The Great Tech Worker Divide

by Moira Herbst,

Is there really a labor shortage, or are tech companies lobbying Congress for more visas and green cards simply to avoid paying Americans better wages?

With a B.S. in computer science, an M.A. in information systems management, and 20 years of experience, Rennie Sawade would appear to be a strong candidate for a job as a software development engineer. But all the 44-year-old can find these days are short-term, temporary jobs—like the 15-month contract he’s currently on at a Seattle-based medical device company. At Microsoft, the most prominent employer in town, he’s had contract jobs and even interviews for permanent positions. But after several failed attempts, he’s given up on trying to land a staff position at the software giant. "I feel like my time is being wasted," he says.

Just across town at Microsoft headquarters, in suburban Redmond, Wash., Kevin Schofield is grappling with what he calls a severe shortage of qualified workers. Schofield’s job is to help develop recruiting strategies to stay ahead of rivals like Google (GOOG), IBM (IBM), Yahoo! (YHOO), and SAP (SAP). The 40-year-old says Microsoft is desperate to fill 3,000 core technology jobs in the U.S., and there are so few Americans with the specialized skills required that the company needs to bring in more workers from overseas on temporary visas and permanent green cards. "There just aren’t enough people," says Schofield.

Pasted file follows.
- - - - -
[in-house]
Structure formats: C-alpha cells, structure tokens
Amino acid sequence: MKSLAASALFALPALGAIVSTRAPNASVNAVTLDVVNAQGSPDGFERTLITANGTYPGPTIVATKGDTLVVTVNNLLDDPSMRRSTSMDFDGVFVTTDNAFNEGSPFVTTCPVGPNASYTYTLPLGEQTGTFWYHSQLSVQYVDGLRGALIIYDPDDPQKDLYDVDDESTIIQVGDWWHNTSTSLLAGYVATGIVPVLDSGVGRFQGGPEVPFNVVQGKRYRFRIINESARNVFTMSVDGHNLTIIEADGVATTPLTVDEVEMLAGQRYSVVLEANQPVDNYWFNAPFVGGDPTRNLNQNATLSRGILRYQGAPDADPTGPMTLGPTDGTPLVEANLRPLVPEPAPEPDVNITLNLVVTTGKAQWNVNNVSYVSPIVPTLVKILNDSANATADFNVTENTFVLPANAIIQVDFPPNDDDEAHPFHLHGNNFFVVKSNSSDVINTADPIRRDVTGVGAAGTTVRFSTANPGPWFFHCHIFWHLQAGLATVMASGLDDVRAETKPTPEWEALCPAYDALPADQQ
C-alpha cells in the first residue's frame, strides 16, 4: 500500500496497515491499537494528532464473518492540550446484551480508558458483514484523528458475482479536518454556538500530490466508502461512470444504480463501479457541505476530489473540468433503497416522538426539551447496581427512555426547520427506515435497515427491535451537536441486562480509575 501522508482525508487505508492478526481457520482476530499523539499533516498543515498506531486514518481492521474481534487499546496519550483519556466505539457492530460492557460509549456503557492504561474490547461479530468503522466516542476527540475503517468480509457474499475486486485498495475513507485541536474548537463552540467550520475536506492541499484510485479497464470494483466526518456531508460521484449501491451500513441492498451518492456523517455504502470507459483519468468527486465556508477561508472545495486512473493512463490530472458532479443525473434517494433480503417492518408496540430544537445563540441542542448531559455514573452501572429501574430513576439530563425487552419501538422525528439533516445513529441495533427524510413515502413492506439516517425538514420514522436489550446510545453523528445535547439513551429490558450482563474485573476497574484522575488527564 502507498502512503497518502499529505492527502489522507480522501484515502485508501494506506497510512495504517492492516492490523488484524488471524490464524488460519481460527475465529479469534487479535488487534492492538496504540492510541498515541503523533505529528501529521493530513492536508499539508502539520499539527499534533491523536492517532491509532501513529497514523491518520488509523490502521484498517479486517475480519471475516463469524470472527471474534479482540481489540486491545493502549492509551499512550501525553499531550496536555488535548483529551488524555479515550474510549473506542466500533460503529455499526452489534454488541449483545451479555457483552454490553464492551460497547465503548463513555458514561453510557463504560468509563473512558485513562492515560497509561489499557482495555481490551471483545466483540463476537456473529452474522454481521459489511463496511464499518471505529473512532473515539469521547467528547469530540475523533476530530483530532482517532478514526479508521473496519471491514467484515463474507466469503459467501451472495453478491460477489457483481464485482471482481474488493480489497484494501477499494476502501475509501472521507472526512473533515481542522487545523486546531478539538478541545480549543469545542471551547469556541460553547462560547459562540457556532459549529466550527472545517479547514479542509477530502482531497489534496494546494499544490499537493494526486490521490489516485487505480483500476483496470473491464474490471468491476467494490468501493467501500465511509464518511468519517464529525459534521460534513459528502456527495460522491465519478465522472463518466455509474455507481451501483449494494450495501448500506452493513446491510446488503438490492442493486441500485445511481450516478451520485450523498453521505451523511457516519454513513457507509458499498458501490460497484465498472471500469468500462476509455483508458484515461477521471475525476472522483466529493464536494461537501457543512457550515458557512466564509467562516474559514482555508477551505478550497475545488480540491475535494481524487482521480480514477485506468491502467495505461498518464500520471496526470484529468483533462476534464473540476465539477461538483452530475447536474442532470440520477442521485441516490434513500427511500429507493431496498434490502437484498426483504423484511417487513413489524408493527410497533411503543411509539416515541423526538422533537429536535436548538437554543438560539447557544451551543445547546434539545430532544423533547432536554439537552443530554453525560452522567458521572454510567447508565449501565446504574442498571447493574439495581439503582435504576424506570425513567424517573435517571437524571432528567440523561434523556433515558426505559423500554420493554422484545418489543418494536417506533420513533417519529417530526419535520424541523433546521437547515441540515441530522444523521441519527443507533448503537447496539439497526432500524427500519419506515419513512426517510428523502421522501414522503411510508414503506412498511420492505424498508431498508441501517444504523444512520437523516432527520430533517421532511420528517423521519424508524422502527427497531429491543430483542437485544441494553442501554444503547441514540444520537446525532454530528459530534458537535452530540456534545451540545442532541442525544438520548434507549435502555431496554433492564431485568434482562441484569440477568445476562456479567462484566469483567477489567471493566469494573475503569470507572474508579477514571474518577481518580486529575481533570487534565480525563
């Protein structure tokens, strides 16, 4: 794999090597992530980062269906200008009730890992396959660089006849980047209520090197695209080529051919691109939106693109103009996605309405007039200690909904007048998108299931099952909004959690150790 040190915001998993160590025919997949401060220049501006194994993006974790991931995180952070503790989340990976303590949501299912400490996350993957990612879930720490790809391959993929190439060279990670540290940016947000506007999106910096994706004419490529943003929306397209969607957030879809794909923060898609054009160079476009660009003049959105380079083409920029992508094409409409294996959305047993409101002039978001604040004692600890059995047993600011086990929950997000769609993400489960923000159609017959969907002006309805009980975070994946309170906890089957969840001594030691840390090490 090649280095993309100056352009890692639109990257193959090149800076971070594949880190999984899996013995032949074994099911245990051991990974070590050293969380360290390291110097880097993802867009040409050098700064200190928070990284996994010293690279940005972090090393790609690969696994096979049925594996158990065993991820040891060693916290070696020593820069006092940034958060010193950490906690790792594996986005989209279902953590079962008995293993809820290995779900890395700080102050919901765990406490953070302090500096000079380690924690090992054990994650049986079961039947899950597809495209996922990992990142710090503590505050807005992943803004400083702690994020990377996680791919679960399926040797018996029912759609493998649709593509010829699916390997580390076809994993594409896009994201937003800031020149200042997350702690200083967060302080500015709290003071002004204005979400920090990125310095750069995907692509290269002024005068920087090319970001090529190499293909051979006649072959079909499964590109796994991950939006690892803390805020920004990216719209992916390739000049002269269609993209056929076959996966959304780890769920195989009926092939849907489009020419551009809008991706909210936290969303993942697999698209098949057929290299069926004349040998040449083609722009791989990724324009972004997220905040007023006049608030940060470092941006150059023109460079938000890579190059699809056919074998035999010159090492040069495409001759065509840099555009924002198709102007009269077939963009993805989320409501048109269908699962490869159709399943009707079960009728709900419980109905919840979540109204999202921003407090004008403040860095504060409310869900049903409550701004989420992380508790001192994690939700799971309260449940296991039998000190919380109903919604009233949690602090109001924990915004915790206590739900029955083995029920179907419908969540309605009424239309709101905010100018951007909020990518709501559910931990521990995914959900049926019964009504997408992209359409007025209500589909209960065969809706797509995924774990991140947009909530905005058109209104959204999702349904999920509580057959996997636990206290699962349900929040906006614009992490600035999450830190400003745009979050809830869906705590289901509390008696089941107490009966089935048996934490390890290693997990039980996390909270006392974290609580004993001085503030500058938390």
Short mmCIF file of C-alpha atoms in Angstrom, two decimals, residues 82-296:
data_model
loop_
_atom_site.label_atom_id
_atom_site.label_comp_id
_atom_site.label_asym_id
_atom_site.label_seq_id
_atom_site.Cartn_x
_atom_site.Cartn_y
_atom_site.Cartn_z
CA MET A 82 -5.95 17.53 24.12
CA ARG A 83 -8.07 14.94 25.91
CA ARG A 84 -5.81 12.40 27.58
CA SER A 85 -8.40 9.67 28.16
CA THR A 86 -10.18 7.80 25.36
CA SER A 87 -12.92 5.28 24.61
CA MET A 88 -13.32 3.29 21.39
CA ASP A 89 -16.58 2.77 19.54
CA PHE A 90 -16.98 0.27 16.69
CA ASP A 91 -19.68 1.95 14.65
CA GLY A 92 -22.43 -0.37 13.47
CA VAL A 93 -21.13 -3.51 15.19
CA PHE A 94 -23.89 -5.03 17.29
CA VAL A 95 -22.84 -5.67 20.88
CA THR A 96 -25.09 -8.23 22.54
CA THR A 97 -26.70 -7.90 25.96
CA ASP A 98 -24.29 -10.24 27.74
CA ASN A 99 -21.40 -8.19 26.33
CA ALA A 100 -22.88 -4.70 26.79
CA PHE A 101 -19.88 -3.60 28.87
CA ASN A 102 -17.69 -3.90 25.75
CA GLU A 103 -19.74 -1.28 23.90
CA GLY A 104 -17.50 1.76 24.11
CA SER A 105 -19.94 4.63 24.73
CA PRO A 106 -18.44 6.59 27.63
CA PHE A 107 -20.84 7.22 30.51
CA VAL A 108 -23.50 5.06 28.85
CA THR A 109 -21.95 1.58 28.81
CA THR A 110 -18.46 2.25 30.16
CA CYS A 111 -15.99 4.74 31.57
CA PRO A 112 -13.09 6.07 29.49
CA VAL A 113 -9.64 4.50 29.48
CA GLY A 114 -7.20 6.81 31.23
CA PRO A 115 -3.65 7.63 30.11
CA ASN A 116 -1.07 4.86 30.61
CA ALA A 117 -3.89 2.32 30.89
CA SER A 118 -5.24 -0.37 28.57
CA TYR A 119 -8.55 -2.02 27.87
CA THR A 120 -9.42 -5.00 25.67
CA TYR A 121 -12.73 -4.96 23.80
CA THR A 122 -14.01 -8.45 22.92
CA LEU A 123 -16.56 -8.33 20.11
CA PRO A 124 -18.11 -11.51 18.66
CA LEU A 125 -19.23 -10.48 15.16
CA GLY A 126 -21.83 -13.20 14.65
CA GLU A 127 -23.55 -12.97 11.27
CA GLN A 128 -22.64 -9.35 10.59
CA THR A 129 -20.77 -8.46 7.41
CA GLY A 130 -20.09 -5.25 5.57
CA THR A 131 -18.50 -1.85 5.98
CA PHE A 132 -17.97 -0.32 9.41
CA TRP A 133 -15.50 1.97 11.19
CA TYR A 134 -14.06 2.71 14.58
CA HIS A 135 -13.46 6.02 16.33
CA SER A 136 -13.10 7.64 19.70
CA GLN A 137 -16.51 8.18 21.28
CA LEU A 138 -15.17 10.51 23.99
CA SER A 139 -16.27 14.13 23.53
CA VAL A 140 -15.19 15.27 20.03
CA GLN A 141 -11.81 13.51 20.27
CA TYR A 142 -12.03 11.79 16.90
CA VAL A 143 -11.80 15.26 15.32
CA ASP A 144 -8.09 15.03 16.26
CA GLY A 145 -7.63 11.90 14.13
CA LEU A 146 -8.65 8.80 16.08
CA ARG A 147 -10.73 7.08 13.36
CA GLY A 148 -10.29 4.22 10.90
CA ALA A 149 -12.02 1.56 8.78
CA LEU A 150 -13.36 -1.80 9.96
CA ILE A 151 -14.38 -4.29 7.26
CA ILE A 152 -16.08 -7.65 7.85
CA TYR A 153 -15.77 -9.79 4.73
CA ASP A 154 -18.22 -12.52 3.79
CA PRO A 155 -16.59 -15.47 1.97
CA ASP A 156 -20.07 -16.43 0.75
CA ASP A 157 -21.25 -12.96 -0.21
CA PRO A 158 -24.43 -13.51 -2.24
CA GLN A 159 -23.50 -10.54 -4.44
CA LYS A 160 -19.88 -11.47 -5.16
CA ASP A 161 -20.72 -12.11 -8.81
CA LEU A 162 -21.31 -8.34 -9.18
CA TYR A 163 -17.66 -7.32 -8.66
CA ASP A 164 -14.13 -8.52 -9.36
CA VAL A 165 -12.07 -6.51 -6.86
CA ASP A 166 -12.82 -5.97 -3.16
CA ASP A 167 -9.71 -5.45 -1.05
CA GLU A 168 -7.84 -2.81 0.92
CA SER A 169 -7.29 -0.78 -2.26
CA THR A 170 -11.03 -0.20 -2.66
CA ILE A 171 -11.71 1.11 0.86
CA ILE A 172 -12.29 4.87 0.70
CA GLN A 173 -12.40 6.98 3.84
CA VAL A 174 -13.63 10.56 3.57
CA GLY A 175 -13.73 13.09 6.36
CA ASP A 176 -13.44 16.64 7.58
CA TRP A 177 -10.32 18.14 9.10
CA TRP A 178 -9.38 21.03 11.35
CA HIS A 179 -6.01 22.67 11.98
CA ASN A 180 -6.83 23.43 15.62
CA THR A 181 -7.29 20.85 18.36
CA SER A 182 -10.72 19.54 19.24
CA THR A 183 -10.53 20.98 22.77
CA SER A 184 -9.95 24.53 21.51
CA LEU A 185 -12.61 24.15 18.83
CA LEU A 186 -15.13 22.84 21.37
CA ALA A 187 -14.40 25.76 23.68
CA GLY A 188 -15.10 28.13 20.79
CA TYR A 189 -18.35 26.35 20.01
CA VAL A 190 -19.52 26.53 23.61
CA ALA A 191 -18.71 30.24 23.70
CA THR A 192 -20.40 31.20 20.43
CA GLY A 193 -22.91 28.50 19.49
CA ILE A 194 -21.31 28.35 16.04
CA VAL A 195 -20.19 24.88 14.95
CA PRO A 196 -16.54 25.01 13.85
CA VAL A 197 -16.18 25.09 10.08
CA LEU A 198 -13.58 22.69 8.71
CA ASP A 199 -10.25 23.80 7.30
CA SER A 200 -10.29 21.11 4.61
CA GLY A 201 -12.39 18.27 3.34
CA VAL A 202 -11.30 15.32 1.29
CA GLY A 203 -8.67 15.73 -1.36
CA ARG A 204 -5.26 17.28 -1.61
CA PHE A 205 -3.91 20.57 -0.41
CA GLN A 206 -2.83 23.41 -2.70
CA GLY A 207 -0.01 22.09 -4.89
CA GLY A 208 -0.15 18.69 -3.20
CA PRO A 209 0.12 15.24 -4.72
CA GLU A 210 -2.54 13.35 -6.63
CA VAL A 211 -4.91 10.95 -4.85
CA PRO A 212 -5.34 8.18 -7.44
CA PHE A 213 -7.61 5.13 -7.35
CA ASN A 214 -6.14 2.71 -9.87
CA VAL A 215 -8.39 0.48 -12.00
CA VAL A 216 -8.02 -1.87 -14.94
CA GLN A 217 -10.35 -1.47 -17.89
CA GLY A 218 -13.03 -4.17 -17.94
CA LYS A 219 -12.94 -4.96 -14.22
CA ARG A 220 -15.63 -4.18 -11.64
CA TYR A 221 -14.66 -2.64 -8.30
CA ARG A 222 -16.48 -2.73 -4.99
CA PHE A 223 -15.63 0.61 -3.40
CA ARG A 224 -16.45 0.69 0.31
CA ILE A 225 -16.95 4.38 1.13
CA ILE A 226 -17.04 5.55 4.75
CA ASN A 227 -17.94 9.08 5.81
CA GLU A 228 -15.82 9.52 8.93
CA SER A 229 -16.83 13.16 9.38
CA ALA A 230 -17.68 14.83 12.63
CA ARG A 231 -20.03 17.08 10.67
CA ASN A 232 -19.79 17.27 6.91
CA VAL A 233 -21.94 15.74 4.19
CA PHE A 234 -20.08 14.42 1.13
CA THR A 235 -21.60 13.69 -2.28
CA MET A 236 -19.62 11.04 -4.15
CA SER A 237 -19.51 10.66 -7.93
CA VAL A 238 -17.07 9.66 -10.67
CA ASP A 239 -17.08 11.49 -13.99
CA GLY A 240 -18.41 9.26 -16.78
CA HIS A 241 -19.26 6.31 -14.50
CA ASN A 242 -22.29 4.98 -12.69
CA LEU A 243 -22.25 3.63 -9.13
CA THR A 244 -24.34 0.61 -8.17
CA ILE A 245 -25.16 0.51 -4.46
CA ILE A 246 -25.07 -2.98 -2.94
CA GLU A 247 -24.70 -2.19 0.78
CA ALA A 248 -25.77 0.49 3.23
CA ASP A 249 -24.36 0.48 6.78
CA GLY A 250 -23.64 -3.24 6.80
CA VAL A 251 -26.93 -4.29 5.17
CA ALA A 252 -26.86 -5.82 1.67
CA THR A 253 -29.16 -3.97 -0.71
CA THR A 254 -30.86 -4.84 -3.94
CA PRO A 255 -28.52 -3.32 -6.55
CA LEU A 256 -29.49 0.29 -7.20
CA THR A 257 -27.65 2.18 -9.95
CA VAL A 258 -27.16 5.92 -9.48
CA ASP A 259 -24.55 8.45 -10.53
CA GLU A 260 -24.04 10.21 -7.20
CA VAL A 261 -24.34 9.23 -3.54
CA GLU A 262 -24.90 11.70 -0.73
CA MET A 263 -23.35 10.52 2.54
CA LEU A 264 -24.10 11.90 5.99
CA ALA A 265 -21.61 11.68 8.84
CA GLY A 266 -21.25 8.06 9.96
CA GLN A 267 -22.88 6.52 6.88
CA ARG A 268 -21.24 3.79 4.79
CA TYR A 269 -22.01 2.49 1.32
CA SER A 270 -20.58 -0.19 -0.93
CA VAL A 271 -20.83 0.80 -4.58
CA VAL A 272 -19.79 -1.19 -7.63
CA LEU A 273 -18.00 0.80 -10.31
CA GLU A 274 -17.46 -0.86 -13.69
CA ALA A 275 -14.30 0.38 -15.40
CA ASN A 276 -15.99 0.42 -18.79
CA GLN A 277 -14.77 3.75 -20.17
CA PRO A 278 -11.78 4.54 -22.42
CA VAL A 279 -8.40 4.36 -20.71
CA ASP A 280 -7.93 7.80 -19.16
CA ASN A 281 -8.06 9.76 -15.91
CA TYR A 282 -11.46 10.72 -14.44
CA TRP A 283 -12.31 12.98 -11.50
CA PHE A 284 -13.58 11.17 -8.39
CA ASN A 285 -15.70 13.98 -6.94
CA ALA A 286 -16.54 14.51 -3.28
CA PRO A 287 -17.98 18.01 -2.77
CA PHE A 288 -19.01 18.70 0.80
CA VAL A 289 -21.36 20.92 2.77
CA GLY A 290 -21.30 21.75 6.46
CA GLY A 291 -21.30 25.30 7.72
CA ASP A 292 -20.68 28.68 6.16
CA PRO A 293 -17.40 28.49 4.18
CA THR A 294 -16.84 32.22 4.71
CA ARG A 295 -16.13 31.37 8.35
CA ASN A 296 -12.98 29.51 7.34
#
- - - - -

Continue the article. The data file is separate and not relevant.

<ed.note> I’ve emailed Moira and asked her: "Would you please consider doing a follow-on article with the focus on the ideas I cover here, eg, that the problem is tech employers still demand old style relocation even though many tech related tasks can be completed remotely (whether overseas or from rural locales in the US)?"</ed.note>